DeMo digs out no black money; 99% of banned notes return
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In a major embarrassment to the Modi government that demonetised high value currency notes in November last year to curb black money, 99 per cent of the banned currencies have returned to the system, the Reserve Bank of India (RBI) said on Tuesday. Of the Rs 15.44 lakh crore withdrawn with the scrapping of Rs 500 and Rs 1,000 notes, Rs 15.28 lakh crore has come back to the central bank since November 9, 2016. It gives a severe blow to the government’s expectation of getting a huge dividend from the central bank as the report revealed that only about 89 million units or 1.3 per cent of the demonetised Rs 1,000 notes worth Rs 8,900 crore have not come back into the system.

Trends for bank notes in circulation: Stating that the central bank spent Rs 7,965 crore on printing new currency notes in 2016-17, the RBI said the value of banknotes in circulation declined by 20.2 per cent over the year to Rs 13.1 lakh crore as of March-end, 2017. The volume of banknotes, however, increased by 11.1 per cent, mainly due to higher infusion of banknotes of lower denomination in circulation following demonetisation.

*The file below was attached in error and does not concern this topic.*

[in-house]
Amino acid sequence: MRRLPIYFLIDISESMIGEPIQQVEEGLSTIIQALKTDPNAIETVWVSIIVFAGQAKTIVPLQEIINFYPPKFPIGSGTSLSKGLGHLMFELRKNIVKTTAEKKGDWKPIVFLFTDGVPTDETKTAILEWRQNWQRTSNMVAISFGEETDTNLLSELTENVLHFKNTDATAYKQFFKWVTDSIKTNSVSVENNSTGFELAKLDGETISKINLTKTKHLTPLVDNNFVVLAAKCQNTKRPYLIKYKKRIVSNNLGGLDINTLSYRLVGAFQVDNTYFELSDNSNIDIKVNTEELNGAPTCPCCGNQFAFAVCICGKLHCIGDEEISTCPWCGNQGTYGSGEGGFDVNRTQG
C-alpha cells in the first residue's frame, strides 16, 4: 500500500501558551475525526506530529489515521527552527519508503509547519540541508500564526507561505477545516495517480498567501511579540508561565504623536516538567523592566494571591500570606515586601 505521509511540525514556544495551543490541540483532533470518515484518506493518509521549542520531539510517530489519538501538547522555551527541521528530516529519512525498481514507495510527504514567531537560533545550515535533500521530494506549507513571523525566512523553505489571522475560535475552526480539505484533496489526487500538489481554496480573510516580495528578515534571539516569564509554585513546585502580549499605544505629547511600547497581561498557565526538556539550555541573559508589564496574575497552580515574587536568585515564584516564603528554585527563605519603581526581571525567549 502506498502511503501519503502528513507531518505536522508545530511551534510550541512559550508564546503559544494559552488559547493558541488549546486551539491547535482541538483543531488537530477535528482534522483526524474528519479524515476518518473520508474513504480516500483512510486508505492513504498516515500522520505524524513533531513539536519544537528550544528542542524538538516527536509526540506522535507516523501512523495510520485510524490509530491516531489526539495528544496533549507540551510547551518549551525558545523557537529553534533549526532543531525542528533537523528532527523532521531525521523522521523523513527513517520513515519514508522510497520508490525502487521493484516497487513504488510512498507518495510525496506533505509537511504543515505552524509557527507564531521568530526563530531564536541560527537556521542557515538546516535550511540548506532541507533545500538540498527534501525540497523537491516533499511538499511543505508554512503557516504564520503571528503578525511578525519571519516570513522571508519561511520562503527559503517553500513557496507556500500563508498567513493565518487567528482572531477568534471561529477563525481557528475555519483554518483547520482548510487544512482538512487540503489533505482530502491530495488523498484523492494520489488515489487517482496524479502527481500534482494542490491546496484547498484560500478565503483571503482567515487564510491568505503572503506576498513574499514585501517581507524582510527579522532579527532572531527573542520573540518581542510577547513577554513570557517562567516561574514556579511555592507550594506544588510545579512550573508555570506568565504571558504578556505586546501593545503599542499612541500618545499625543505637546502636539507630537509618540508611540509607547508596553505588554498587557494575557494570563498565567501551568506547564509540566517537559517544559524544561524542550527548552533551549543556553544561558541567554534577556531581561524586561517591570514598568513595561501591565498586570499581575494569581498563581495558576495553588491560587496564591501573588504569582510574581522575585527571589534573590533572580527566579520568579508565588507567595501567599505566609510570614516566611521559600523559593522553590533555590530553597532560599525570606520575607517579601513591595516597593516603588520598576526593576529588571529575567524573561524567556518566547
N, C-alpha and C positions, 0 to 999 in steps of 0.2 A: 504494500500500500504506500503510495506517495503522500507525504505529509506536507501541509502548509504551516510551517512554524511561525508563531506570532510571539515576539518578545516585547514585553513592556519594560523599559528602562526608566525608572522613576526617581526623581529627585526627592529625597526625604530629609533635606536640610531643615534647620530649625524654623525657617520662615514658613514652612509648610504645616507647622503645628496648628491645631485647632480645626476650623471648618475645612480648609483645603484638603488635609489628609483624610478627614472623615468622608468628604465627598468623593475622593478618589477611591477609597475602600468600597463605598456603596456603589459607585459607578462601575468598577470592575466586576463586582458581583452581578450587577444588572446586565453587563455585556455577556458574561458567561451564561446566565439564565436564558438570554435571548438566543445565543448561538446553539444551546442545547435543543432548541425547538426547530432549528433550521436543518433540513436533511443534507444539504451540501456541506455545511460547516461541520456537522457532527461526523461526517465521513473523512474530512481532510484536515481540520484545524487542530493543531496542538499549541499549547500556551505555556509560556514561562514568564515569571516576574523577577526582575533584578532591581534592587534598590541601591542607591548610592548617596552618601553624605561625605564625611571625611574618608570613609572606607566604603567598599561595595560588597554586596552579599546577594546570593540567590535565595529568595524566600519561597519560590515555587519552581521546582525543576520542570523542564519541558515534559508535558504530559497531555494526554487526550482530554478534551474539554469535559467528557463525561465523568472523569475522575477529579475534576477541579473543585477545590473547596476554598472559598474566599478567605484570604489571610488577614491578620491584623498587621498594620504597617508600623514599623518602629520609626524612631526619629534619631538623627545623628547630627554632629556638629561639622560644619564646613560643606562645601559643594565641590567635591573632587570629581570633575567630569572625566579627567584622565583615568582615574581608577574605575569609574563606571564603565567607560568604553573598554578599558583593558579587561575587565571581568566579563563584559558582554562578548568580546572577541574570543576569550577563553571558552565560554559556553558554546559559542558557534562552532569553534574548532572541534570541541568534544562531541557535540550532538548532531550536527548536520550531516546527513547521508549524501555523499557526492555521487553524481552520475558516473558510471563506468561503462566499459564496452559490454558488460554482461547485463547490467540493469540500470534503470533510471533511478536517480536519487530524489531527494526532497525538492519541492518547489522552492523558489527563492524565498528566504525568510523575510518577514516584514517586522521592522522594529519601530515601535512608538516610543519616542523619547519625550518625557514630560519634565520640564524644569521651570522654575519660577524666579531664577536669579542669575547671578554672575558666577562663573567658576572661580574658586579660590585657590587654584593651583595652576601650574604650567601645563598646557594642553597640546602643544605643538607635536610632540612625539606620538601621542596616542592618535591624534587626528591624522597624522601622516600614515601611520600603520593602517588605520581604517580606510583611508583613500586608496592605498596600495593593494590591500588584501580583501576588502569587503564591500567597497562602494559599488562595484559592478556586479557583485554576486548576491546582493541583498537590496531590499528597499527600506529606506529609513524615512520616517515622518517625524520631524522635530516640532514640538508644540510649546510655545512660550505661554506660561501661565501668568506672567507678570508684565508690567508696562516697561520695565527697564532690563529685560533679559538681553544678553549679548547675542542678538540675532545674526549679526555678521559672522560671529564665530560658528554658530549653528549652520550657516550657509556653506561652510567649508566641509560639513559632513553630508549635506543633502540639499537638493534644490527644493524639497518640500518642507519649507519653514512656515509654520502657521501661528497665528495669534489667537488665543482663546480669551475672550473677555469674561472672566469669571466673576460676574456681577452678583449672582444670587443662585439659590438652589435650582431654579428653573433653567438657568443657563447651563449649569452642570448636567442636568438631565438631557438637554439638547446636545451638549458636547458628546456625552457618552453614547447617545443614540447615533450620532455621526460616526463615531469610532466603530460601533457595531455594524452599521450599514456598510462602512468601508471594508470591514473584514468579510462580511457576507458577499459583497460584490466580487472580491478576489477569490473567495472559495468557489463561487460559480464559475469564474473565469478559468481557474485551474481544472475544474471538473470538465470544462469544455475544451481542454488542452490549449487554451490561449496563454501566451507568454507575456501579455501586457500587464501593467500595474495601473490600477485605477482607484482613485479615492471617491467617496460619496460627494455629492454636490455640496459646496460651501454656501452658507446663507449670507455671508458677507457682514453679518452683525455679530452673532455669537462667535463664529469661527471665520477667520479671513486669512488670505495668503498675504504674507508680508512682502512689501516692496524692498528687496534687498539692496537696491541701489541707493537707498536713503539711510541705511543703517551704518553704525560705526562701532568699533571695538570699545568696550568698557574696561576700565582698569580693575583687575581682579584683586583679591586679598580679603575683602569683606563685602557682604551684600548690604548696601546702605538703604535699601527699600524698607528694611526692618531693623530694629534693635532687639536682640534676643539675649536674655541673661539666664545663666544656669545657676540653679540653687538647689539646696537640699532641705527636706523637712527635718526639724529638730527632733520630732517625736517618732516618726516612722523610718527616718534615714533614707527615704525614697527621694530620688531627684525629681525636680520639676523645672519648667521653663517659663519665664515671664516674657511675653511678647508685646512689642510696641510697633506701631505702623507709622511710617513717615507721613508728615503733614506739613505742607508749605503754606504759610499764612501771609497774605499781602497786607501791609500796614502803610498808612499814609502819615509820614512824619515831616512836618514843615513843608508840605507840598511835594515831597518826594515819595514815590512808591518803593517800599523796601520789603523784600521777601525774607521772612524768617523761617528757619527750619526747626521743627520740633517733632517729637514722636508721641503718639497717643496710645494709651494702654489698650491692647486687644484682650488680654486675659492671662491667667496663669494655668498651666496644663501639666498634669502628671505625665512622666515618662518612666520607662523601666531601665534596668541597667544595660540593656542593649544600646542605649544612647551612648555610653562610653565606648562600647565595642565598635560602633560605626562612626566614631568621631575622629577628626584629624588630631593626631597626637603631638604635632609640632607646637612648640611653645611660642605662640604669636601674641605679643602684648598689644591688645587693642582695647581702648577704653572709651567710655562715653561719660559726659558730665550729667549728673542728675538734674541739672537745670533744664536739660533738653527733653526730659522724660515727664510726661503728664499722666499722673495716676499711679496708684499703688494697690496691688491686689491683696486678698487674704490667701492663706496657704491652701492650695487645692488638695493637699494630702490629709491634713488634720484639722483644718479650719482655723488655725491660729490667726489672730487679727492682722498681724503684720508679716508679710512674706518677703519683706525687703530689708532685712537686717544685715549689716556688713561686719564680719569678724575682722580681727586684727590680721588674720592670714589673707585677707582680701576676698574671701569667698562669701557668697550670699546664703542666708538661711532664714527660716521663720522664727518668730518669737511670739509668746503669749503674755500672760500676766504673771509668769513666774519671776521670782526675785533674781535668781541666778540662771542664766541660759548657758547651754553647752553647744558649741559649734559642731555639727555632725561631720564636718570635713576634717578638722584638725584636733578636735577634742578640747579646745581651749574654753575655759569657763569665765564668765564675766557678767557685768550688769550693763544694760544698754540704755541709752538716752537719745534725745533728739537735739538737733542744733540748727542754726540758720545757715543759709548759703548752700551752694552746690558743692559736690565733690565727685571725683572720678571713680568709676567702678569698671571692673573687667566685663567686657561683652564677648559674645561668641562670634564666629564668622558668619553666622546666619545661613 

In value terms, the share of Rs 500 and above banknotes, which had together accounted for 86.4 per cent of the total value of banknotes in circulation at March-end 2016, stood at 73.4 per cent at March-end 2017. The share of newly introduced `2000 banknotes in the total value of banknotes in circulation was 50.2 per cent at March-end 2017.

In volume terms, Rs 10 and Rs 100 banknotes constituted 62.0 per cent of total banknotes in circulation at March-end 2017 as compared with 53.0 per cent at March-end 2016.

The central bank said 2016-17 was an exceptional year on account of the demonetisation and the gradual replenishment of withdrawn notes by new notes of different denominations.
99 per cent of the banned currencies have returned to the system, the Reserve Bank of India (RBI) said on Tuesday. Trends for bank notes in circulation: Stating that the central bank spent Rs 7,965 crore on printing new currency notes in 2016-17, the RBI said the value of banknotes in circulation declined by 20.2 per cent over the year to Rs 13.1 lakh crore as of March-end, 2017. The volume of banknotes, however, increased by 11.1 per cent, mainly due to higher infusion of banknotes of lower denomination in circulation following demonetisation.

In value terms, the share of Rs 500 and above banknotes, which had together accounted for 86.4 per cent of the total value of banknotes in circulation at March-end 2016, stood at 73.4 per cent at March-end 2017. The share of newly introduced `2000 banknotes in the total value of banknotes in circulation was 50.2 per cent at March-end 2017. In volume terms, Rs 10 and Rs 100 banknotes constituted 62.0 per cent of total banknotes in circulation at March-end 2017.

Columnist: 
Falaknaaz Syed